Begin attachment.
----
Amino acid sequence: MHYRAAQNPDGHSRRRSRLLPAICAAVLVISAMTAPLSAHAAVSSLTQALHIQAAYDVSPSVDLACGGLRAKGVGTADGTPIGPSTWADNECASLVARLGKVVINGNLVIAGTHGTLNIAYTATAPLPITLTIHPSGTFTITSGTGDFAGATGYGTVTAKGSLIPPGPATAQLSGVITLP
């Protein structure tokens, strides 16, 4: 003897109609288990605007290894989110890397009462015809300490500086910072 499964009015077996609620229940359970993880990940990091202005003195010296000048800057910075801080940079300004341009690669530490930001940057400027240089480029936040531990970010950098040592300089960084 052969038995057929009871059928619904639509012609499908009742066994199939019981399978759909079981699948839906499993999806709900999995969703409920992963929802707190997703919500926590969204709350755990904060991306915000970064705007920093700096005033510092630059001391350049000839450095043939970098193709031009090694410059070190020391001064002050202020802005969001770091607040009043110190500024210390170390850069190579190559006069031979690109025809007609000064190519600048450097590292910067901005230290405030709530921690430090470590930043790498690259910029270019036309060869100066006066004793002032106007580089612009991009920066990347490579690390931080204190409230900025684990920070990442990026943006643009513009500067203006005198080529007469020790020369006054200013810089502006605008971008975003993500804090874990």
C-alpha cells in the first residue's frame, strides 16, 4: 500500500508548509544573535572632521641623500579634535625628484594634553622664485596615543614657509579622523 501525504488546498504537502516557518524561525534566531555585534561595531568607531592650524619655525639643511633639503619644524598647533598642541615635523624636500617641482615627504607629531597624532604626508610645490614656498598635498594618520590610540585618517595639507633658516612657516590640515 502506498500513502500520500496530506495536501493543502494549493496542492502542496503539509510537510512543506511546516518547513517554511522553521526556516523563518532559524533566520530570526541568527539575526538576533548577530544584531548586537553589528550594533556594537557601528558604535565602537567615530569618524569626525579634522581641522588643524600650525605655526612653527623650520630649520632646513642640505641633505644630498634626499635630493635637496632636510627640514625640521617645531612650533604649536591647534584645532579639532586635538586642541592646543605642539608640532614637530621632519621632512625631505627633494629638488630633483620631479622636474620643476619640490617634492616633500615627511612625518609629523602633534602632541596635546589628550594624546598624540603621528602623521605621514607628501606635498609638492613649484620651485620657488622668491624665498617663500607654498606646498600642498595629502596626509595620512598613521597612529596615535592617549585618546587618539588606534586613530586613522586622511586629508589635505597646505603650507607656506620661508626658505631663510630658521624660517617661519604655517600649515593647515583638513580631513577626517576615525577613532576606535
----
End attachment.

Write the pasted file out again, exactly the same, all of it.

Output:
Amino acid sequence: MHYRAAQNPDGHSRRRSRLLPAICAAVLVISAMTAPLSAHAAVSSLTQALHIQAAYDVSPSVDLACGGLRAKGVGTADGTPIGPSTWADNECASLVARLGKVVINGNLVIAGTHGTLNIAYTATAPLPITLTIHPSGTFTITSGTGDFAGATGYGTVTAKGSLIPPGPATAQLSGVITLP
């Protein structure tokens, strides 16, 4: 003897109609288990605007290894989110890397009462015809300490500086910072 499964009015077996609620229940359970993880990940990091202005003195010296000048800057910075801080940079300004341009690669530490930001940057400027240089480029936040531990970010950098040592300089960084 052969038995057929009871059928619904639509012609499908009742066994199939019981399978759909079981699948839906499993999806709900999995969703409920992963929802707190997703919500926590969204709350755990904060991306915000970064705007920093700096005033510092630059001391350049000839450095043939970098193709031009090694410059070190020391001064002050202020802005969001770091607040009043110190500024210390170390850069190579190559006069031979690109025809007609000064190519600048450097590292910067901005230290405030709530921690430090470590930043790498690259910029270019036309060869100066006066004793002032106007580089612009991009920066990347490579690390931080204190409230900025684990920070990442990026943006643009513009500067203006005198080529007469020790020369006054200013810089502006605008971008975003993500804090874990």
C-alpha cells in the first residue's frame, strides 16, 4: 500500500508548509544573535572632521641623500579634535625628484594634553622664485596615543614657509579622523 501525504488546498504537502516557518524561525534566531555585534561595531568607531592650524619655525639643511633639503619644524598647533598642541615635523624636500617641482615627504607629531597624532604626508610645490614656498598635498594618520590610540585618517595639507633658516612657516590640515 502506498500513502500520500496530506495536501493543502494549493496542492502542496503539509510537510512543506511546516518547513517554511522553521526556516523563518532559524533566520530570526541568527539575526538576533548577530544584531548586537553589528550594533556594537557601528558604535565602537567615530569618524569626525579634522581641522588643524600650525605655526612653527623650520630649520632646513642640505641633505644630498634626499635630493635637496632636510627640514625640521617645531612650533604649536591647534584645532579639532586635538586642541592646543605642539608640532614637530621632519621632512625631505627633494629638488630633483620631479622636474620643476619640490617634492616633500615627511612625518609629523602633534602632541596635546589628550594624546598624540603621528602623521605621514607628501606635498609638492613649484620651485620657488622668491624665498617663500607654498606646498600642498595629502596626509595620512598613521597612529596615535592617549585618546587618539588606534586613530586613522586622511586629508589635505597646505603650507607656506620661508626658505631663510630658521624660517617661519604655517600649515593647515583638513580631513577626517576615525577613532576606535